IN SFINDOS #0265/01 0321425
O 011425Z MAY 25

Surfing, Movement, Momentum and Foam

In this world, there is an activity that is called Surfing.

The essence of this activity, as we could decipher from numerous observations and infiltrations, is about finding the right moment across multiple dynamics that are in relation to one another.

Surfing is about observing, waiting, catching the moment, riding the wave, letting it go, finding the next one.

Watching the ripples aligning towards the shore, reflecting the sky, moving fast and slow, together and over each other – all at the same time.

Surfing is about the waves. The wind, the water, the reef, the gravity create the conditions for the waves to emerge. It’s almost like a serendipitous moment: the wave set appears from the ripples and suddenly there is this intense something, an amalgamation of power, wind, water moving towards you.

Surfing is about the subject. Because the subject is the one surfing. Watching is also possible, but it’s not the same. The wave can wash subjects up, it can pass through, they can dive, or they can surf. Subjects can surf if they move the same direction as the wave. If the subjects are faster, they won’t ride the wave. If the subjects are slower, the wave will ride them. The subjects will ride the wave if they gain the same intensity and the right momentum. And then it happens.

Surfing can also then be a metaphor for anything that happens. Because when something happens it happens to someone also. It then doesn’t matter if you ride the wave or if it washes you out, tumbles you down, or if you escape it. The wave happens anyway and you put yourself in relation to that. Others put themselves in relation to that, too.

This kind of surfing is like a meditation on short moments of intensity alternating with stillness. Perhaps the surfing magazines will tell you that surfing is about riding the wave, or at least most of the pictures tell you that. But there is also the invisible part or a part that’s visible for a shorter time. It has its own beauty. Falling and tumbling down happens quite often. Making mistakes is a part of it. Getting hurt, breaking the board. Everything I say might be wrong, but it doesn’t matter as long as I go with the flow.

Therefore surfing is about observation and not only riding the wave, but also waiting, resting, floating, diving, getting washed out, and everything else that comes when the stillness is alternating with intensity. Learning to read the circumstances and acting accordingly. Gaining momentum and riding the wave, losing momentum and getting shaken. Arriving somewhere else nevertheless. Always moving, even in stillness.

Then also, surfers are like sharks. They are the drifters, they have to constantly move in order to survive. Or, rather, be moved by the waters.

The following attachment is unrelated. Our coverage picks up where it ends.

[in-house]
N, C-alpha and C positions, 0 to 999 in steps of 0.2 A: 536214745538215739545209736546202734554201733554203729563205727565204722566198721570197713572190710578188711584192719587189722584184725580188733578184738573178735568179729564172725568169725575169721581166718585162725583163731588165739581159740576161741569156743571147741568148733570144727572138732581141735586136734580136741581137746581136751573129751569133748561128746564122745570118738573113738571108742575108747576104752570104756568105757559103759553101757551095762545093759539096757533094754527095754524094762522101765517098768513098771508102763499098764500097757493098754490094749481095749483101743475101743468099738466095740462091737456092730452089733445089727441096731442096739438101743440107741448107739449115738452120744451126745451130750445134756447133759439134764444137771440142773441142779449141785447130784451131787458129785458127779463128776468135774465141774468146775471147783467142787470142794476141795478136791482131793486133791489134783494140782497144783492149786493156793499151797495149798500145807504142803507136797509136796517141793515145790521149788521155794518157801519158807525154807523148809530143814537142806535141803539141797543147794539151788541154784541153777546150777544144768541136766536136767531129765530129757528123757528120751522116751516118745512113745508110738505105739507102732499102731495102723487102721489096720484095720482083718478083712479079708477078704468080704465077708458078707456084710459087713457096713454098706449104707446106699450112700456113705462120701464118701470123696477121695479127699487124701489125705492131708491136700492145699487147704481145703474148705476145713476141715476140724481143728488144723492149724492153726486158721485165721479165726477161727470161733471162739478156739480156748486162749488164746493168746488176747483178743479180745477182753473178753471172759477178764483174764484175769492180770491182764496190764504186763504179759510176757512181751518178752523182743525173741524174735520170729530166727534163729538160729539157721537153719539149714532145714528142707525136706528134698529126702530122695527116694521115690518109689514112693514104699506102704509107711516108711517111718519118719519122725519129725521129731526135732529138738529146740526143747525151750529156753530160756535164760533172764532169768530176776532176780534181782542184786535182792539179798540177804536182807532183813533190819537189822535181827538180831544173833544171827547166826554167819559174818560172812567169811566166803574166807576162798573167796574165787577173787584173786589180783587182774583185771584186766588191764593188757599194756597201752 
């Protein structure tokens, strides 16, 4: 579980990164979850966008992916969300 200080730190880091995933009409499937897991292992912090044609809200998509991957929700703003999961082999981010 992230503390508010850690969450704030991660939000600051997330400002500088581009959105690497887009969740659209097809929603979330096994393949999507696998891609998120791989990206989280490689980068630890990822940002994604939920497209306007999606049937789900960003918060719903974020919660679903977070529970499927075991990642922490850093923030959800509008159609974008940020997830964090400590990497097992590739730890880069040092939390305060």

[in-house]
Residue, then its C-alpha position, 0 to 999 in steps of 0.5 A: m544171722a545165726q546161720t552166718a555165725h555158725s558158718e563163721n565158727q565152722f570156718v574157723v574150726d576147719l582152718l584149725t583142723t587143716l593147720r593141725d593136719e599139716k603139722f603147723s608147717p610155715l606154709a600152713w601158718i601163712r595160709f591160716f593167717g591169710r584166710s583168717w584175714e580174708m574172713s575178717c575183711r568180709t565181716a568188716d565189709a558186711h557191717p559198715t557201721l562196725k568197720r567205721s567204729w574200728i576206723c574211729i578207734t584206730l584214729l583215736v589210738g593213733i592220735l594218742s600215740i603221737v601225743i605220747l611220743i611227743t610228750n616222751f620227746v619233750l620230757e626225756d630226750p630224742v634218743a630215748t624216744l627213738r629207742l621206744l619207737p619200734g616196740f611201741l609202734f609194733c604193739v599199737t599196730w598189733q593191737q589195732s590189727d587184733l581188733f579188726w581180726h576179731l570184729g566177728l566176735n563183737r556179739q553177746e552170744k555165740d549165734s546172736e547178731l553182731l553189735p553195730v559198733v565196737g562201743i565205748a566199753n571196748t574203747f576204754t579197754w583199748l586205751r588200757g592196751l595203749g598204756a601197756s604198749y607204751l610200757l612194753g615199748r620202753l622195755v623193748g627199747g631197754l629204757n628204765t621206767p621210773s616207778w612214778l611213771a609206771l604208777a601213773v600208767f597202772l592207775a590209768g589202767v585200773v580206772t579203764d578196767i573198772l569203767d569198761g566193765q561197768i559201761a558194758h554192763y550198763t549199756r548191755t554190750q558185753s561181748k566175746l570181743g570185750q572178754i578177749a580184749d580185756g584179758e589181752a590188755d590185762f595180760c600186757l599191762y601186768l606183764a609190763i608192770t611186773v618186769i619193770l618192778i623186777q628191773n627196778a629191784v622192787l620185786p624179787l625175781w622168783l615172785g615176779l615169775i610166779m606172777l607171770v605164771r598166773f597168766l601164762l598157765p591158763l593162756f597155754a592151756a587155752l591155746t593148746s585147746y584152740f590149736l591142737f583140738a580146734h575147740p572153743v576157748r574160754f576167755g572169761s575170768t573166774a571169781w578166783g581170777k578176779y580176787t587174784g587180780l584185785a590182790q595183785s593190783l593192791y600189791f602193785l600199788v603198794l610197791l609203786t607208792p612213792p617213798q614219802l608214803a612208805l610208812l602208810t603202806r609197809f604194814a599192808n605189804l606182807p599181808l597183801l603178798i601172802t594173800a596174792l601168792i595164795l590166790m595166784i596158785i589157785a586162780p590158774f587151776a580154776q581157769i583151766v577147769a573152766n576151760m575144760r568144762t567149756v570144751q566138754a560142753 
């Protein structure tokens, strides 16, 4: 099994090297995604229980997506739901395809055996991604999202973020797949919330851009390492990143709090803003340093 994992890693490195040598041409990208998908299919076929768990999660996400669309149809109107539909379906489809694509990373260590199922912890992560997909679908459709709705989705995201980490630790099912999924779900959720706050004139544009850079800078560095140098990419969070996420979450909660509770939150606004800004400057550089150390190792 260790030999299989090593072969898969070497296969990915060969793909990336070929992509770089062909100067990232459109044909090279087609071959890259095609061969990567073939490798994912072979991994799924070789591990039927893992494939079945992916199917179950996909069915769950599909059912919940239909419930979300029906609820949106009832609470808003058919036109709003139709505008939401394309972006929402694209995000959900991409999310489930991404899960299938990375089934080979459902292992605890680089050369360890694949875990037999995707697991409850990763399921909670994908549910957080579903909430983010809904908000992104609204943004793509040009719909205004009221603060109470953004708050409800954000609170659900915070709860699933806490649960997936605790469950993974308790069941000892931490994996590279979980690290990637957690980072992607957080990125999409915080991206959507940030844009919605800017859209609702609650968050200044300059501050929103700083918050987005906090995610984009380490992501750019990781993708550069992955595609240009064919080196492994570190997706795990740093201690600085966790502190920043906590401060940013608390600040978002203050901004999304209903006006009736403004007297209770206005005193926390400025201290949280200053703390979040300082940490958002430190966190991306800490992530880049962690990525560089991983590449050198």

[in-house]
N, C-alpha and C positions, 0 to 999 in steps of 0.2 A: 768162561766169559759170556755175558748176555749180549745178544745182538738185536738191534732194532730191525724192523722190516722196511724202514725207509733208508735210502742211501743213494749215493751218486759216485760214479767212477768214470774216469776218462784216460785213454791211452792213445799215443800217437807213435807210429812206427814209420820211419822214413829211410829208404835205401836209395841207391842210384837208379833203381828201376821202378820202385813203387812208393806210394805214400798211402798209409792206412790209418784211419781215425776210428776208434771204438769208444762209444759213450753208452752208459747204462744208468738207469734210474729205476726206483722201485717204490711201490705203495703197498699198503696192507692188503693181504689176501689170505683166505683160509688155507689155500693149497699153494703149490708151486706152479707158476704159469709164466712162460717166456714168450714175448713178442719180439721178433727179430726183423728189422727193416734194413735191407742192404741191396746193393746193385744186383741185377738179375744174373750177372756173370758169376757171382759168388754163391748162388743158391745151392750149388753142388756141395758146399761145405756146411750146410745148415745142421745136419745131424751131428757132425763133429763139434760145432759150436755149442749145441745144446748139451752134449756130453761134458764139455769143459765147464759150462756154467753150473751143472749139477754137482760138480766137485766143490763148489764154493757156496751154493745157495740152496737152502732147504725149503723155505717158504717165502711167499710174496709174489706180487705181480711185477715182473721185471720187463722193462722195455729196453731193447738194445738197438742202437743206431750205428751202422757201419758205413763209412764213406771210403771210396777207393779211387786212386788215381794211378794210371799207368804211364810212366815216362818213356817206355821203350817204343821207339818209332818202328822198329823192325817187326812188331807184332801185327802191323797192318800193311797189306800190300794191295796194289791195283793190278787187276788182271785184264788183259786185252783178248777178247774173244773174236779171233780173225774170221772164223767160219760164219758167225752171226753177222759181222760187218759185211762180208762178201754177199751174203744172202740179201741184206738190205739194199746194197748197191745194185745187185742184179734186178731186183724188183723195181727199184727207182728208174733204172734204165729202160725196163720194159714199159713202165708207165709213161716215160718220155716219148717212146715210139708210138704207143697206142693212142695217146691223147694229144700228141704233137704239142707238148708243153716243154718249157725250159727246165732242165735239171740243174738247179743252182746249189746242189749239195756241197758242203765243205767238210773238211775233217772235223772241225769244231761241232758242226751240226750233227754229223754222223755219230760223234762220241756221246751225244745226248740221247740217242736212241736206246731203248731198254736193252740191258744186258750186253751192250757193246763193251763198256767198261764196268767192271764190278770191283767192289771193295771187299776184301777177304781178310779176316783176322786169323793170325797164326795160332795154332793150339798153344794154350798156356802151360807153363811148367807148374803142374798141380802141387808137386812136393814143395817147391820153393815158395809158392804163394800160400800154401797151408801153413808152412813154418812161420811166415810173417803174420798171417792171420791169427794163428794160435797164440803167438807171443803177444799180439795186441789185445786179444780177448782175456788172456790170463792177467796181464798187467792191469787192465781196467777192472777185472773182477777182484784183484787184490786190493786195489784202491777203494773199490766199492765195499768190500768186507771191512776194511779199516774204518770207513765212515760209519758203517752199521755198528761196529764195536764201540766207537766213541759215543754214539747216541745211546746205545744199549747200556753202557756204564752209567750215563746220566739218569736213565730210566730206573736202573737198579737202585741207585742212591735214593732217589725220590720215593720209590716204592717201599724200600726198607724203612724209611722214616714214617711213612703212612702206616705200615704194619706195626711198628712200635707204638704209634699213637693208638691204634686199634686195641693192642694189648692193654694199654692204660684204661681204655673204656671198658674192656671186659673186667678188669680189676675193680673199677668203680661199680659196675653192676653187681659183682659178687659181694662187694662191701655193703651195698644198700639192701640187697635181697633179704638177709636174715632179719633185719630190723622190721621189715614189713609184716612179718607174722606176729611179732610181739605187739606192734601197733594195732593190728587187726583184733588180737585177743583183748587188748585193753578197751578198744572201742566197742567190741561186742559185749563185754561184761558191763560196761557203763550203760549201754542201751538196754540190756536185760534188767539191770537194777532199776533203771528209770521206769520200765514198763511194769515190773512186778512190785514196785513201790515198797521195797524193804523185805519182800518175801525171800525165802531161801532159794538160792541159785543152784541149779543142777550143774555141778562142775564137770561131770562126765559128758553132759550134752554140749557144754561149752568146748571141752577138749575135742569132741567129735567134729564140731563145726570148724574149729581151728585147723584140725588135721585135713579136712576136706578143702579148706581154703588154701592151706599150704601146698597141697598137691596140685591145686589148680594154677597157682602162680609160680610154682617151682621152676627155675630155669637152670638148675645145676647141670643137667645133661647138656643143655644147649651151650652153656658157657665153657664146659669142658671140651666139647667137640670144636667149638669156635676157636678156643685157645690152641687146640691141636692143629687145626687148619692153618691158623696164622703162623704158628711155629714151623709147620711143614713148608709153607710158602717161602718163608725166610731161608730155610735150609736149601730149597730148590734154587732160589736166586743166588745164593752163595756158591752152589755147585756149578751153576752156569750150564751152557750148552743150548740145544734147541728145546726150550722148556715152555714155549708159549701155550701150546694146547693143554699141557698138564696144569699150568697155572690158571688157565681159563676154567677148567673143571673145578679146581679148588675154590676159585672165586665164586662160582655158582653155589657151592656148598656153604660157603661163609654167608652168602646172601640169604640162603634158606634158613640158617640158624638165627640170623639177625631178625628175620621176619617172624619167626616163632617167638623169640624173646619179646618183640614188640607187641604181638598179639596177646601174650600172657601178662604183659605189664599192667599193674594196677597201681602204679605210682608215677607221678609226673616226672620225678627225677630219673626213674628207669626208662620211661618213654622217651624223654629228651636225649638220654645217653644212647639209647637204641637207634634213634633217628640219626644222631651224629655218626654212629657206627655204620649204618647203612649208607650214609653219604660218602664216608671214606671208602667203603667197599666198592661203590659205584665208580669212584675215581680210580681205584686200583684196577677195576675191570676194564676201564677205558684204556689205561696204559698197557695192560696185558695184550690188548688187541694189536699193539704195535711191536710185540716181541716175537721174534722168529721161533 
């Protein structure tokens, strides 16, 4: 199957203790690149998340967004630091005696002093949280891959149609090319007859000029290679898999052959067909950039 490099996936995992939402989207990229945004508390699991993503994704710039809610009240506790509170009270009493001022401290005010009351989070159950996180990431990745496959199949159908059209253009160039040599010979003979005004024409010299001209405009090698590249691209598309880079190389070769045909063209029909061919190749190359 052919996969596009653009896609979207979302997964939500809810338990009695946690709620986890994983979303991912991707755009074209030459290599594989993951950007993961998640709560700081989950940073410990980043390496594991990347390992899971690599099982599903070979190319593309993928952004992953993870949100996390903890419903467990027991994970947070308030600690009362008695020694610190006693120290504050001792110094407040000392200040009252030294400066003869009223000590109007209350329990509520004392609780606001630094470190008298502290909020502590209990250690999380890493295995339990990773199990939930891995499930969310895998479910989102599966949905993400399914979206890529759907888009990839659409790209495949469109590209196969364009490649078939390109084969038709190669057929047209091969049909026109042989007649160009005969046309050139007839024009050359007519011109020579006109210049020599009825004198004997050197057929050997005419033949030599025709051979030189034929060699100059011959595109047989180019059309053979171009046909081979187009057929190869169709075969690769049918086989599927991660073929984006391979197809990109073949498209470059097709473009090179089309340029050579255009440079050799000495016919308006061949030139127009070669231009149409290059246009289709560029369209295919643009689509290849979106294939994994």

A short detour to International Necronautical Society: “Most species of sharks are divided into two distinct populations: a main breeding population and an excess, or accessory, population. What seems clear is that the excess population is made up of loners, often deformed in some way. They abandon their home waters and live in areas not normally visited by their own species. They never return to the usual shark breeding grounds. And sometimes what they do, at least in coastal waters, is kill people.”

This brings us to the social aspect of surfing. Looking from far, you can see the surfers scattered in water observing the sea, waiting for the wave to come. When it comes, some are going to take it, some are going to get lost, and some others will miss it because they were not at the right spot. So the location is also important. Surfing, then, is not only about timing, but also about the space. Or the position. One’s position in space. And that space is constantly shifting, so is the position. Like a constantly moving network of co-isolated individuals that are waiting to catch their own intensity together. With full respect and care for each other also.

Another thing to note about surfing (as observed by an unidentified subject during a field study) is that it makes that particular subject humble. The subject reported that they were not able to choose when they were going to surf, they reported a particular feeling that “the sea decides”. The subject also reported “you always fall at the end anyway”. “Every time you go surfing you have an encounter with the natural force that’s bigger than you. So the only thing left is to go with the flow, there is no need for any sort of resistance or fighting.”

In our opinion it is important to draw parallels between surfing and foam. To borrow the term from the subject Sloterdijk: “co-isolated multiplicities”. The subject drew parallels between foam and various architectural properties of the subjects’ housing and office environments. Thin film separates one particle from the other, and yet they are all in it together. Similar phenomena can be observed in foam. Subjects never ride the foam. They claim it is not as good as riding the wave. However, they do report that a bit of foam is needed before they can start surfing. We found it a bit confusing, but what’s clear is that foam always happens towards the end or points towards the end. And that’s why it can be subjectively pereceived by subjects as a “good” thing to end with the foam also, or, better, fall down into it because there is no impulse to continue any longer. But there’s definitely lots of other things to do, like swimming out into the sea again, for example.


Photos are all under CC license, by Sam Jack Ruckab, Tunnelarm, Philipp Gibbs, Jeff Rowley, Masta Blasta, Borkazoid, Roger, Psysurferpacey, Froschmann, Louish.